Kellee Nightengale, owner of Mainstream Boutique in Forest Lake, has been waiting since March 18 to reopen her doors. So when Gov. Tim Walz announced Wednesday, May 13, that more nonessential businesses, including retail, could open beginning Monday, May 18, she was ready.
“I’m comfortable with opening because I know that we have a plan in place that’s going to keep us safe and our customers safe,” Nightengale said. “I know it’s going to take time to get back to normal, but it does feel good to be open.”
But for some store owners, they’re a little more concerned. When Gretchen Mosner, owner of Shop Nyna, a woman’s clothing store in Forest Lake, heard the news that businesses could reopen May 18, she struggled with how she was going to handle the situation. She decided on allowing shopping by appointment only until May 28, when she’ll reopen her doors to regular foot-traffic again.
“I’m working on getting the right cleaning supplies that are required,” Mosner said. “That’s another reason why I’m not rushing to reopen the first week. I want to make sure that I’m doing it right.”
But, like many small businesses, she’s concerned about the financial implications of the pandemic, as well.
“I’m a little concerned if people are going to be nervous about shopping and worrying about whether the economy is going to tank, which could affect my business. That’s a little scary,” Mosner said. Still, she said she “can’t wait for things to get going. ”
Family Pathways, a nonprofit thrift shop, opened their doors to the public on Monday. Director of social enterprise Chris Lenzen said that opening comes with a mixed bag of emotions for him and the employees.
“We are excited, anxious, nervous and uncertain as we all adapt to a new normal for a while,” Lenzen said, adding they are “so happy” to reopen their stores for thrifters.
New norms begin for shopping
The act of shopping has drastically changed for the world since the pandemic began, with changes in big-box stores, like making aisles one-way traffic, and requiring age restrictions and masks upon entering. While the governor’s order required stores to be at no more than a 50% occupancy to keep with social distancing practices, he allowed shops to determine how to implement other safety measures.
Nightengale said that Mainstream Boutique will have a hand-sanitizing station set up so people can sanitize their hands before they begin shopping, and while she is not requiring her customers to wear a mask, she is encouraging customers to do so. All employees will be wearing masks and will be sanitizing the store and items in the store.
“We are sanitizing the dressing rooms after each use and we are sanitizing the clothes with high heat steaming after people try them on,” Nightengale said.
She added that people can make personal appointments to make sure they can get into the store at a designated time and said if people prefer to shop at home, they will continue to offer curbside pickup.
Mosner said that she’ll be sanitizing things, as well.
Family Pathways, which operates nine thrift stores in the region, including one in Forest Lake and another in Wyoming, has made policy changes to how people can donate as well as shop.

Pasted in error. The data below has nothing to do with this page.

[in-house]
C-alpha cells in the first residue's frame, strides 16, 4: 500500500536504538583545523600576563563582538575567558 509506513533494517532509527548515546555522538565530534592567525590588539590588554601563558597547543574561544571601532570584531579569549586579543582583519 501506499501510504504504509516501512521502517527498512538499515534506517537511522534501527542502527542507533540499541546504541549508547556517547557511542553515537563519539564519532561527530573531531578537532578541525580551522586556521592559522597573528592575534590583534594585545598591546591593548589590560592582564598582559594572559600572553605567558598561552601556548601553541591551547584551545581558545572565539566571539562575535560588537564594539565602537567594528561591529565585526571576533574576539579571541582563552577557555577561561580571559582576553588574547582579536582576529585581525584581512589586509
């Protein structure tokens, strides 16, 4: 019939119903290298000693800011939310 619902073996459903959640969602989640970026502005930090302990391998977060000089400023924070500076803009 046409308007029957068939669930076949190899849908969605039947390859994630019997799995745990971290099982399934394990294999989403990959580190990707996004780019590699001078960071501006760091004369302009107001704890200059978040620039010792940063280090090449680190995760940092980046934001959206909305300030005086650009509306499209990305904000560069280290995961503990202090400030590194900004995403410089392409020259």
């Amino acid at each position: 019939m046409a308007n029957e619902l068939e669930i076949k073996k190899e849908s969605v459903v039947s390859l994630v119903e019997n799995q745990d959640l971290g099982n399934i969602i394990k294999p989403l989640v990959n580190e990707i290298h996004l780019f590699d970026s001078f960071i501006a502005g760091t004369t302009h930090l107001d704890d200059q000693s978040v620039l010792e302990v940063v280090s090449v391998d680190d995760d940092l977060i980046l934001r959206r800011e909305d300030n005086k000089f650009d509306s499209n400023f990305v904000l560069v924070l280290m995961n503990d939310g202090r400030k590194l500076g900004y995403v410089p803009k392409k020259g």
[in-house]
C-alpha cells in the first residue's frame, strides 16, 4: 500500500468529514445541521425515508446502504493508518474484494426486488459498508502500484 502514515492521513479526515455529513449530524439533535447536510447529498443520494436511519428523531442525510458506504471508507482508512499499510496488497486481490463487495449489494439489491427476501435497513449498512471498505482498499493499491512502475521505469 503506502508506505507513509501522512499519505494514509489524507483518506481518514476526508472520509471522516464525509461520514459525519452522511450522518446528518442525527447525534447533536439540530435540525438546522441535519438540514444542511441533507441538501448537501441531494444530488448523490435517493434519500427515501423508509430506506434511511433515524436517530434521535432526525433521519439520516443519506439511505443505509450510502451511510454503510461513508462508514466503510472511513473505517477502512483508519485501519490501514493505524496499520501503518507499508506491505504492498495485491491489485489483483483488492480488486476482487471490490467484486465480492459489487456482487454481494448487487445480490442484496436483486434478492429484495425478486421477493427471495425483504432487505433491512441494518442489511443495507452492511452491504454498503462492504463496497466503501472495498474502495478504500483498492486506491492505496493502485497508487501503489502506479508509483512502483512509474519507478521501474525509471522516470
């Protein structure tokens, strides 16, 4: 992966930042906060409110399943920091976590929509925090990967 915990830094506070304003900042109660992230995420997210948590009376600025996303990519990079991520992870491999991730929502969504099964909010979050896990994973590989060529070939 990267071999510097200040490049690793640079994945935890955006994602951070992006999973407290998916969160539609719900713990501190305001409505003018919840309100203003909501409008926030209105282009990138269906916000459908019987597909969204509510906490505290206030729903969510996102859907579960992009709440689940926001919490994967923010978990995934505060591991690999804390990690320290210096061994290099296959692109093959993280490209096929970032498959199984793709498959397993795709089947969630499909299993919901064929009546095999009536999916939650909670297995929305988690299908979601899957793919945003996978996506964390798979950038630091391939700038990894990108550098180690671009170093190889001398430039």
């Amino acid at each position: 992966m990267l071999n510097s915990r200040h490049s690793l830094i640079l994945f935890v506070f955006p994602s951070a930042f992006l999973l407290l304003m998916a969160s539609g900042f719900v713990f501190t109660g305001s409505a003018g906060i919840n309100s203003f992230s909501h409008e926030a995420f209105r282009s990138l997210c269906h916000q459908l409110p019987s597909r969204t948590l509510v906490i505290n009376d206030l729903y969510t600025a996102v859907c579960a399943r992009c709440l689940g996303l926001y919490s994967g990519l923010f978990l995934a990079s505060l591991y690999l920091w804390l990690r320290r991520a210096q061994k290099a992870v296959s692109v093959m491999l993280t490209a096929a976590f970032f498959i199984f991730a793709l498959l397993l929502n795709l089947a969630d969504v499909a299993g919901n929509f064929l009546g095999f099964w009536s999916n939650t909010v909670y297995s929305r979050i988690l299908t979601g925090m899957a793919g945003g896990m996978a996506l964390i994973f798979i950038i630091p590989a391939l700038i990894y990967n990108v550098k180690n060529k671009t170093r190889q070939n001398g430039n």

“Until we can get a better idea of what the new normal for customer traffic in our stores will be, we will have an employee at our front doors greeting customers and monitoring the number of customers entering and leaving the store,” Lenzen said. In addition, many aisles will be marked with tape indicating a six foot spread to encourage social distancing, and customers and employees are required to wear masks.
“We understand that this is not the most popular policy to put into place, but our employees feel much safer with this temporary policy in place, and it will also help to prevent the spread of the virus among our customers,” Lenzen said.
Donors will also now have to schedule a drop-off time.
“This does create an inconvenience for our donors. However, these limitations are necessary due to capacity restraints in order to effectively quarantine our donations for 72 hours before being processed,” Lenzen added.
Salons, tattoo parlors still waiting for opening
While the governor’s new Stay Safe order did lift restrictions for many businesses to open, he did not lift the ban on in-dining options for bars and restaurants, and has kept the ban in place on the opening of salons, tattoo parlors and other services that require close human contact to operate. Many of those business owners say they’re ready. The governor indicated in a press conference following his announcement last week that he has directed his cabinet to develop a plan so those businesses can open beginning June 1, though that date isn’t set, yet.
Salon EnV owner Shannon Shurb had hoped to open her doors this Monday, and said she’s already developed a plan for reopening.
“The plan is keeping 10 people or less in the salon, stylists working every other station and not to double book our clients,” Shurb said. “There will be no one in the waiting room. Customers will have to wait outside or sit in their cars until they get a text message when they can come into the salon.”
However, Shurb said that she’s still waiting for the guidelines set forth by the state’s Department of Cosmetology, which she expects to receive soon.
“We are really excited to reopen,” Shurb said. “I wish it would have happened sooner.”